Court: Police don't have to prove K-9 training
Police do not have to extensively document a drug-sniffing dog's reliability in the field to uphold its work in court
WASHINGTON — The U.S. Supreme Court says police do not have to extensively document a drug-sniffing dog's reliability in the field to uphold its work in court.
The high court in a unanimous decision Tuesday overturned the Florida Supreme Court's ruling in the case of Aldo, a drug-sniffing police dog.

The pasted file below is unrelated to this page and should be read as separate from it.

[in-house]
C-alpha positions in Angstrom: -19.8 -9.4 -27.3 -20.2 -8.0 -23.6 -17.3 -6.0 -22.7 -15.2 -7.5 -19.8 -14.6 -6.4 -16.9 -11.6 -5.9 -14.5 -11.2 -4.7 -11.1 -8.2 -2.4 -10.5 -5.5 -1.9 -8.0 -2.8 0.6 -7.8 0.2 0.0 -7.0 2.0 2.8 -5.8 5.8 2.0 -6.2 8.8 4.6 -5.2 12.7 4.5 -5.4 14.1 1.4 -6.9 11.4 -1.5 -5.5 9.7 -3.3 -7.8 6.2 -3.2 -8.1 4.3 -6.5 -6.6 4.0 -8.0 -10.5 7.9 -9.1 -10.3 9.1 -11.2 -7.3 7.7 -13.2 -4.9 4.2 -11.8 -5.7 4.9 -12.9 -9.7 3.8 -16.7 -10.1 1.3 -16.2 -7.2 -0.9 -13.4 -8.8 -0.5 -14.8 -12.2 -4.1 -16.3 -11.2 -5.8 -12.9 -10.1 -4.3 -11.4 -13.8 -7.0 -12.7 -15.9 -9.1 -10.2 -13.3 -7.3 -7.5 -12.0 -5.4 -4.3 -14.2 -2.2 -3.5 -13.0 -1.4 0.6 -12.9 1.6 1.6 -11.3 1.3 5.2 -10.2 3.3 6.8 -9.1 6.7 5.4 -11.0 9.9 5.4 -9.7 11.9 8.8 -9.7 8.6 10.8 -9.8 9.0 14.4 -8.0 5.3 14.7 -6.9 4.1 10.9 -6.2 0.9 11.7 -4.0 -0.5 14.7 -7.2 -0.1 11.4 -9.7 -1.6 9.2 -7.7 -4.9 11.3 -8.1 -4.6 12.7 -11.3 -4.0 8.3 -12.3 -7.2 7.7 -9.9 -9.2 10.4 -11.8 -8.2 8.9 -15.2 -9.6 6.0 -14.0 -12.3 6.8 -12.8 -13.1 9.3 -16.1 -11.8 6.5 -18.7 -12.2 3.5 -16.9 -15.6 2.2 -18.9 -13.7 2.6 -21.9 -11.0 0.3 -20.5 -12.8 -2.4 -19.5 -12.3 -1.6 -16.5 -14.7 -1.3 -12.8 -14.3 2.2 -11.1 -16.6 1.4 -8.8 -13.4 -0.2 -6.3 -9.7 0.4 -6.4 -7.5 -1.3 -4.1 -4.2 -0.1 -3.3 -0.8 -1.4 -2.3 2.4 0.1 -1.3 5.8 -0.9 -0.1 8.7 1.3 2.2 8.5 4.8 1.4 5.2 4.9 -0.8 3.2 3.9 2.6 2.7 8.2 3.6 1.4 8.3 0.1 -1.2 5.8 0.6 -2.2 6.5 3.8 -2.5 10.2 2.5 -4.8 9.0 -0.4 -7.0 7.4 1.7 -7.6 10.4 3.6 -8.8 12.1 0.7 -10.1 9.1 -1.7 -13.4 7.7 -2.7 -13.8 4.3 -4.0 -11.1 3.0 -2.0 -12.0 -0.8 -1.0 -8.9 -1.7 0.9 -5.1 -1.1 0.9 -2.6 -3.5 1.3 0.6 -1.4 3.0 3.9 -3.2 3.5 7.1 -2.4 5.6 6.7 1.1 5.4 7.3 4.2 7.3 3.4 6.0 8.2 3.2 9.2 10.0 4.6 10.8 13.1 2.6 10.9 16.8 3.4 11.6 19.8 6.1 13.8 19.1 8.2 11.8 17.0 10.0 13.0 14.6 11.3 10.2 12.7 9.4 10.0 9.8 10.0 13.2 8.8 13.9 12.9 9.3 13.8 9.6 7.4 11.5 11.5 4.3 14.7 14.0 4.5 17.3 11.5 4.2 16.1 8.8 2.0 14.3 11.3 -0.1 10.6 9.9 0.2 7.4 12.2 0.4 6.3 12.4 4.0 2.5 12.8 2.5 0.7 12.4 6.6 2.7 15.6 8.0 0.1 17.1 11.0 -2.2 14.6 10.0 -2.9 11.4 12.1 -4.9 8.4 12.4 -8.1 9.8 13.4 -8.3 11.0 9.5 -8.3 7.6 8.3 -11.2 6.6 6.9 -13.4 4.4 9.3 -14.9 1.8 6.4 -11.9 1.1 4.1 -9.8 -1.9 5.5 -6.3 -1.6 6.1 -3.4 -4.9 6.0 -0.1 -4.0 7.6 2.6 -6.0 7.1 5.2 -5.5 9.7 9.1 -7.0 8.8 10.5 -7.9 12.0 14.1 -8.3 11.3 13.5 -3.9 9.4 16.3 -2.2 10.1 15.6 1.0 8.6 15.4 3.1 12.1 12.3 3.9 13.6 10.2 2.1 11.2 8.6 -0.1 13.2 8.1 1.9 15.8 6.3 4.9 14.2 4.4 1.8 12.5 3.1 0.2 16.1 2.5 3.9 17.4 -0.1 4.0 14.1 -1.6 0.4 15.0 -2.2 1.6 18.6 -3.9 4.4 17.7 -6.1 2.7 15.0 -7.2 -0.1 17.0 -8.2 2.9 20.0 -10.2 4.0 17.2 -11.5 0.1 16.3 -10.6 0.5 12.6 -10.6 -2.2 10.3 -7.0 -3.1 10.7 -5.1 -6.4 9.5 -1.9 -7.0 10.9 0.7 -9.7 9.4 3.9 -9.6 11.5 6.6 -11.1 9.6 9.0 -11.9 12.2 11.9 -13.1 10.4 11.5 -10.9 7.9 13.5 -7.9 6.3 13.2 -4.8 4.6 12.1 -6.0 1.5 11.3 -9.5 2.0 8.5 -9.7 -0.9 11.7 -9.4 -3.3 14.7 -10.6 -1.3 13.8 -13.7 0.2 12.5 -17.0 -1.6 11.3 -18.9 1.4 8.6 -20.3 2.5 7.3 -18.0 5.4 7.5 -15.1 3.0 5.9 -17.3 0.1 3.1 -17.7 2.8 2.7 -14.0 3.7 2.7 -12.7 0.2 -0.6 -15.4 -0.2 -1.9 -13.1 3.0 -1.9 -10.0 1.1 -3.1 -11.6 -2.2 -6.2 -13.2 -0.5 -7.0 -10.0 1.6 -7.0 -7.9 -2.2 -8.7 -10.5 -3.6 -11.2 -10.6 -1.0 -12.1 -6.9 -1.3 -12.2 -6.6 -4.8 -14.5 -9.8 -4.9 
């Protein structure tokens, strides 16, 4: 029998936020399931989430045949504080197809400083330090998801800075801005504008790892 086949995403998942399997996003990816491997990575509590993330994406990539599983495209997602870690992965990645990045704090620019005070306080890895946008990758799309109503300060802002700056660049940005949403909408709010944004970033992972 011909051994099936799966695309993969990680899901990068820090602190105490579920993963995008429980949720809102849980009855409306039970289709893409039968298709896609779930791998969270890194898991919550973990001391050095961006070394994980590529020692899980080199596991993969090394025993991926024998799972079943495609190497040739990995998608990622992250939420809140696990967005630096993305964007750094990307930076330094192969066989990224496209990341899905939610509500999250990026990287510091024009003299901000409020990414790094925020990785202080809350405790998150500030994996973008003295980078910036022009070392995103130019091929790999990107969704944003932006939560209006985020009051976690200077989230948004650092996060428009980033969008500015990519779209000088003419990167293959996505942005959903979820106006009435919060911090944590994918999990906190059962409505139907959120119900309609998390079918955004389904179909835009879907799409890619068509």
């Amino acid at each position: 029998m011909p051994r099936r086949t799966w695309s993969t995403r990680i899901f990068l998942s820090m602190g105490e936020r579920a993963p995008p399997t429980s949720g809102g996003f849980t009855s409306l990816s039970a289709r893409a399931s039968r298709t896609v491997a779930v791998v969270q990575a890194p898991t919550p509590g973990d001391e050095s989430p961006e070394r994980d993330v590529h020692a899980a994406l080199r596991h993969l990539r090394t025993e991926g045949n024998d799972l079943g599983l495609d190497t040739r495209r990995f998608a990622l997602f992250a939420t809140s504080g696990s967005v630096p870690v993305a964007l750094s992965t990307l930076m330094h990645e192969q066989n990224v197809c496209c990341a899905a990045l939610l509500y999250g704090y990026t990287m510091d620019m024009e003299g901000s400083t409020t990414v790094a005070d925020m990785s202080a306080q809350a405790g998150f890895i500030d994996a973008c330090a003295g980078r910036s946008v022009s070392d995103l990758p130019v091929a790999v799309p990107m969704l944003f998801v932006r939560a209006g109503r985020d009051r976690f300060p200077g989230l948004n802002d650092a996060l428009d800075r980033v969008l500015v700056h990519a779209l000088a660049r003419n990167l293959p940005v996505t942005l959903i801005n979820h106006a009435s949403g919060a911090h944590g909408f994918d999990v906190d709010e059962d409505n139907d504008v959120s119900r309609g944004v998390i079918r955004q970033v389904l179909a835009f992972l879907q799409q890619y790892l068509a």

That lower court threw out drug evidence obtained against Clayton Harris during a 2006 traffic stop. Aldo alerted his officer to drugs used to make methamphetamine inside a truck. But two months later, Harris was stopped again, Aldo again alerted his officer to the presence of drugs but none were found.
The Florida court said in every case police have to bring records, including a log of performance in the field, to establish the dog's reliability in court. The Supreme Court overturned that ruling.
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